Chonky and they know it: Voting starts in Fat Bear Week
Voting is now officially open in the 2023 Fat Bear Week competition, celebrating the ability of brown bears to pack on weight for their hibernation cycle in Alaska. To do that, they must gobble tons of fish — and luckily, they live near a thriving sockeye salmon run.
"Essentially those fat stores have to keep them healthy from late October till June," when the salmon return to the Brooks River, media ranger Naomi Boak of Katmai National Park and Preserve, told NPR.
"We have some of the largest bears on the planet," Boak said. "The big boars, the biggest guys, can get to be between 1,000 and 1,400 pounds."
But it's not just about the guys. Female brown bears also pack on massive heft, and they do it while raising cubs.
How Fat Bear Week works
The 12 brown bears are placed into a bracket, and voters decide who advances from each matchup. Voting runs from Oct. 4-10. You can cast votes from noon ET to 9 p.m. ET.
"You can follow the bears for years and really get to know their lives and their personalities and their soap operas," Boak said.
"We really love that children and teachers follow the bears," she added. Students can ask questions using a Google form.
Who is your favorite fat bear?
The contest — and yes, we are aware the contestants are refreshingly oblivious, being bears — might seem simple. Just pick the most rotund bear, right?
But many voters often give extra credit to any bear that dramatically went from a gaunt, emaciated creature in the spring to a portly ruler of the river in October. And some bears just gain fans with their quirks and personal stories.
Fans of 128 Grazer, known for her big blonde ears, are hoping this is her year. She's a recent empty-nester: having successfully raised two sets of cubs, she's been able to focus on herself.
"She has been putting in the work," ranger Felicia Jimenez said as the 2023 bracket was unveiled. "She was quite dainty in early summer, but now she is huge."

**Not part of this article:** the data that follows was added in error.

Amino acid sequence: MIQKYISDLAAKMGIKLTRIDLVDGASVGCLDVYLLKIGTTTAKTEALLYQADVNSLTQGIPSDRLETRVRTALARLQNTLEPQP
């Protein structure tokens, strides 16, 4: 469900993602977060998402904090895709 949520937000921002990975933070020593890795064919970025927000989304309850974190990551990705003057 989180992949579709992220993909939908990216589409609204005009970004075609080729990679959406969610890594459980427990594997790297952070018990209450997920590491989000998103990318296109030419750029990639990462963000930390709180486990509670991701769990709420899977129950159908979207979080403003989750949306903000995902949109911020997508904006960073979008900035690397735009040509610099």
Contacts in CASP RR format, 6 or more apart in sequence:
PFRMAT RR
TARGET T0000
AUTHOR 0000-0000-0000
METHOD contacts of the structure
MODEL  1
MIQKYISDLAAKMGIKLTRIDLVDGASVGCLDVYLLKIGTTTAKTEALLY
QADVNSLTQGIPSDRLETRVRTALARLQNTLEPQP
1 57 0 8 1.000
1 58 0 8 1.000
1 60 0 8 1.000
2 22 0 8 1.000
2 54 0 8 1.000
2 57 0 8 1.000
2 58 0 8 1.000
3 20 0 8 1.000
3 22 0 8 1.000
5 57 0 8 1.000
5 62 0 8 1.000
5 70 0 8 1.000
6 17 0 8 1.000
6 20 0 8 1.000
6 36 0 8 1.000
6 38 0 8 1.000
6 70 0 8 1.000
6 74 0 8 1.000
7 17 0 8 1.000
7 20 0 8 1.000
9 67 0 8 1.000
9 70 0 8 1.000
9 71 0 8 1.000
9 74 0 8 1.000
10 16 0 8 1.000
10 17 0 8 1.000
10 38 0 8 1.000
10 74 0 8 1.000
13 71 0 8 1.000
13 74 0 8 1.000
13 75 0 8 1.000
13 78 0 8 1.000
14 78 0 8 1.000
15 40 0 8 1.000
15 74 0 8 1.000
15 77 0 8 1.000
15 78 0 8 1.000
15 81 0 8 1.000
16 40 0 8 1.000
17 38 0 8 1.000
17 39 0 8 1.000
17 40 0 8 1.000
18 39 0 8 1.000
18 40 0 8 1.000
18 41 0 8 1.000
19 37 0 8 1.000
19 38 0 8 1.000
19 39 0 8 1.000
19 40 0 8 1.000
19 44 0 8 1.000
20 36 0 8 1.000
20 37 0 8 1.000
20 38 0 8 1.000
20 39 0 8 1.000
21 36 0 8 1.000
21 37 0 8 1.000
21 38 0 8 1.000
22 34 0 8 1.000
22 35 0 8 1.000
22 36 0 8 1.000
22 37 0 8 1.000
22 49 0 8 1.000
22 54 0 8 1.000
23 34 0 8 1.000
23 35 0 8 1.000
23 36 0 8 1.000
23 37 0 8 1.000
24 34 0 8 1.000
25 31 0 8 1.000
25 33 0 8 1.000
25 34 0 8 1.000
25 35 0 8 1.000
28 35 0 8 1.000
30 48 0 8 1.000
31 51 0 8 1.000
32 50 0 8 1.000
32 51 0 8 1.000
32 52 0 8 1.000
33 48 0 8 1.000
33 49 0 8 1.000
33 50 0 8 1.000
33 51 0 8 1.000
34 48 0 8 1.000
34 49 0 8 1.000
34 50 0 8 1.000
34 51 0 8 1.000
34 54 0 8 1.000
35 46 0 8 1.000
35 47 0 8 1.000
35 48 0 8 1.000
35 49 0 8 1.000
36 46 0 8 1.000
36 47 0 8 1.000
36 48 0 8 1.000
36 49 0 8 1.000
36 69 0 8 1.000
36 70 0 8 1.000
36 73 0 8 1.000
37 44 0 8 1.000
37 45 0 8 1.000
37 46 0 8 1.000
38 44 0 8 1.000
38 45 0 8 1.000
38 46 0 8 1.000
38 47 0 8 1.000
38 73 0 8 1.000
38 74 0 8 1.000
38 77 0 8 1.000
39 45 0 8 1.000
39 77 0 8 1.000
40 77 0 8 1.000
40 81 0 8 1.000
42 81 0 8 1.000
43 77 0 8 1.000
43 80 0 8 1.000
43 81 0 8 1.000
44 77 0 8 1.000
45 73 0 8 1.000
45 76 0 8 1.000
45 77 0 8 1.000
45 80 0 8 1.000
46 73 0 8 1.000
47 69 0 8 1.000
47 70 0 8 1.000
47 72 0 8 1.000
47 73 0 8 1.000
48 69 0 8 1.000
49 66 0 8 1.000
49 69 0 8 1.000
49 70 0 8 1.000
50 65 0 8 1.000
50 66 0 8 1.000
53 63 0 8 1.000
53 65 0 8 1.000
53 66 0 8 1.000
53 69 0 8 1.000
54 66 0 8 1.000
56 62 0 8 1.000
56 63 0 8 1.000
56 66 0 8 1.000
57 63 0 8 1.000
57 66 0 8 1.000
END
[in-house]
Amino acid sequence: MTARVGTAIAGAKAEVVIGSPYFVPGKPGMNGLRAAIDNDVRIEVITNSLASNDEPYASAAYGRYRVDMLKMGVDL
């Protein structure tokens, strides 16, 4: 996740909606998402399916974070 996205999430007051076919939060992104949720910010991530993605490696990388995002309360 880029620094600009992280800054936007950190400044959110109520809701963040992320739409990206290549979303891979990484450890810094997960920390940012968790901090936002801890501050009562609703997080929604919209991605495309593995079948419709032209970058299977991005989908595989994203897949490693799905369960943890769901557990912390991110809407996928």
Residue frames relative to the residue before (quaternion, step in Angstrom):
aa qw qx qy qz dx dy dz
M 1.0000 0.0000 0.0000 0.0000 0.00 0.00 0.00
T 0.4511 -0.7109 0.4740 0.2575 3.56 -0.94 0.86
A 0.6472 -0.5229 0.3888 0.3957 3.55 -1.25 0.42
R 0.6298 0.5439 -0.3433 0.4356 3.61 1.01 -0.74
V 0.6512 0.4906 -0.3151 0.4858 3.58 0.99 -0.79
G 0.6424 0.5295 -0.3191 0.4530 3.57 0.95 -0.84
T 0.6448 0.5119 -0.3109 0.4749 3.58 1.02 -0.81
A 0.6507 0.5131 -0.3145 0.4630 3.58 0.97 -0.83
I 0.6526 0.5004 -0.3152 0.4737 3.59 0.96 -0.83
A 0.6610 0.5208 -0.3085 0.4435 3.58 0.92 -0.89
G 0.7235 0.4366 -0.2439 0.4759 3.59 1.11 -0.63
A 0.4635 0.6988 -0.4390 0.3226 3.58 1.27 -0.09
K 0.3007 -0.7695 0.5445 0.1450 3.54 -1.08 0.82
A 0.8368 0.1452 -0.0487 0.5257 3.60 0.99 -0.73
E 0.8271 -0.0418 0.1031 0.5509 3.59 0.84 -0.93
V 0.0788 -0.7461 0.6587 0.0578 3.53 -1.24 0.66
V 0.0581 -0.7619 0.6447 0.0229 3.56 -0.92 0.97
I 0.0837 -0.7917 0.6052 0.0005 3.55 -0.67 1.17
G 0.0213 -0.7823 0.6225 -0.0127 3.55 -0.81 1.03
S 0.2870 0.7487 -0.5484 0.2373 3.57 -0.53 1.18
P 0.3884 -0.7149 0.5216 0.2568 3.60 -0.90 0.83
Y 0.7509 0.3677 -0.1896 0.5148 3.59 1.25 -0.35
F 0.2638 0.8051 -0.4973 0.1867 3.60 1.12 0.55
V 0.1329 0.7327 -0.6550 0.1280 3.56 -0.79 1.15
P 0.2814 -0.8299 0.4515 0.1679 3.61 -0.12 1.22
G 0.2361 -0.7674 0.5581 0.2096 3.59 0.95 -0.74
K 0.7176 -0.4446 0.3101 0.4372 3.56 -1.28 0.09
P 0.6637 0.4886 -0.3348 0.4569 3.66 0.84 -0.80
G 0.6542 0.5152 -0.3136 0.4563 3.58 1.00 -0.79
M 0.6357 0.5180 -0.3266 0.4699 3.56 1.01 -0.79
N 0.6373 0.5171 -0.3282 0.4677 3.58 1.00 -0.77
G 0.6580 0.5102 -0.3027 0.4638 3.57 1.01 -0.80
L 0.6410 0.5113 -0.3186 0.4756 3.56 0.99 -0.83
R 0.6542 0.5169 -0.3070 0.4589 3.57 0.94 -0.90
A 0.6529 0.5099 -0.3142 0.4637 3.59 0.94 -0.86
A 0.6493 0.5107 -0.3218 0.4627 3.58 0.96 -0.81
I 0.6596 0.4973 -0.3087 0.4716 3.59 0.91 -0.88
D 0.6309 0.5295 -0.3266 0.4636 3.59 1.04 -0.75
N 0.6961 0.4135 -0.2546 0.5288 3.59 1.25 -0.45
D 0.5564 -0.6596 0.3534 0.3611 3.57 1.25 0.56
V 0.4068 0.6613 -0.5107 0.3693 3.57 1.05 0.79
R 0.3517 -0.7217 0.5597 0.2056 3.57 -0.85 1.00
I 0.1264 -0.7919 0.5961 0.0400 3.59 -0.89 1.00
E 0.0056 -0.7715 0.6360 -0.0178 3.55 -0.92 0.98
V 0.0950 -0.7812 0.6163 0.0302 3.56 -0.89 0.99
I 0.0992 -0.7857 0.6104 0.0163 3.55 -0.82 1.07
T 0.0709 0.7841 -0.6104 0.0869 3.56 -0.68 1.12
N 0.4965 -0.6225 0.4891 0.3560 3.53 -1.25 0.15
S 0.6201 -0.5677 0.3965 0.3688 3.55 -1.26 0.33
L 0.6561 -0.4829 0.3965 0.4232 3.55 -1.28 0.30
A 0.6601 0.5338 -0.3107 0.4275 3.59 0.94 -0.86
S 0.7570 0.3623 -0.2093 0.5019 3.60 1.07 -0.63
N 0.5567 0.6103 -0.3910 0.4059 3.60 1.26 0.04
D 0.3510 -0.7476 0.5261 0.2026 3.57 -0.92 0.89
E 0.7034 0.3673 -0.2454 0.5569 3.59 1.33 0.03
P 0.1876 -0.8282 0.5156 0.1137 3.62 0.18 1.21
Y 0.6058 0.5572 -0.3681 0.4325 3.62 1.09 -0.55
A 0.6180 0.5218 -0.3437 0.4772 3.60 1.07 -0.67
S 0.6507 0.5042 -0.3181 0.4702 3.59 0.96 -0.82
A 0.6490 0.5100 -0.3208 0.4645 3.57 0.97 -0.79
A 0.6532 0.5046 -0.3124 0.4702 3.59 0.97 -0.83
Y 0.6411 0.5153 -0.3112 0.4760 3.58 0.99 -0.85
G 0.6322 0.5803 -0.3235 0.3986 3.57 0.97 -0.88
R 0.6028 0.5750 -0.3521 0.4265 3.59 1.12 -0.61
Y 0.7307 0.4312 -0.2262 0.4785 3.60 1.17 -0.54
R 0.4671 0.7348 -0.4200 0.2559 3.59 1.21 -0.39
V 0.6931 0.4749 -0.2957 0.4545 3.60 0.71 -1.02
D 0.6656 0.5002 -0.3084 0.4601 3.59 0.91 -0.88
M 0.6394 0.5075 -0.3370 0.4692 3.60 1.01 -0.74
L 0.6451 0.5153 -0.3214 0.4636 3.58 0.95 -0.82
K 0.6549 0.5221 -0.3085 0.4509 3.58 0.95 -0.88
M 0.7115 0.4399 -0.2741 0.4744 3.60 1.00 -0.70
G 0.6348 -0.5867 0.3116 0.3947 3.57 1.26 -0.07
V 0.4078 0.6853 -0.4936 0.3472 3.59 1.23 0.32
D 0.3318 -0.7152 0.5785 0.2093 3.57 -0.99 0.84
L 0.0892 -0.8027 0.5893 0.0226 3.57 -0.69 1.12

Grazer also has a penchant for preemptively attacking huge males to protect her offspring, so many of her male rivals gave her a wide berth this summer — including 151 Walker, her first opponent in the bracket.
Then there is 32 Chunk. The bear has always been large, but now he's gone from being playful and a bit unusual to vying for dominance.
"This 18-year-old boar is a light bulb shaped, Leviathan of a bear," Boak said.
"He's such a fun bear to watch," said Mike Fitz, a former ranger at the park who is on the board of the Katmai Conservancy, praising Chunk's individuality.
How can the bears eat so much?
"Once bears enter hyperphagia in late summer, Leptin, the chemical that tells the body it's full, is suppressed," according to the Department of the Interior. "This allows bears to eat until it's time to sleep."
In people, hyperphagia is treated as a disorder — "the extreme unsatisfied drive to consume food," as one scientific paper puts it. In bears, the condition is a survival tactic, as they prepare to go without food for months.
"The record that we've observed is, 480 Otis, who's one of our oldest bears and four-time Fat Bear Week champion, has eaten 42 salmon in 5 and a half hours," Boak said.
The summer glut is also when young bears bulk up, to eventually reach adult size.
"Cubs are born at 1 pound and at the end of their first year, they could be 70 pounds," Boak said. "And in their second year they can end the season at 200 pounds."
The contest is a glimpse into the wild
"Brooks River is only a mile and a half long, and Katmai is more than 4 million acres," Fitz told NPR's Weekend Edition Sunday. "This is one of the largest national parks. It's larger than any that you're going to find in the contiguous United States."
Trails and roads only provide access to a small portion of the park and preserve.
"It's punctuated by large lakes and tall volcanoes. It has some of the wildest coastline in North America," Fitz said. "It's really an extraordinary place."
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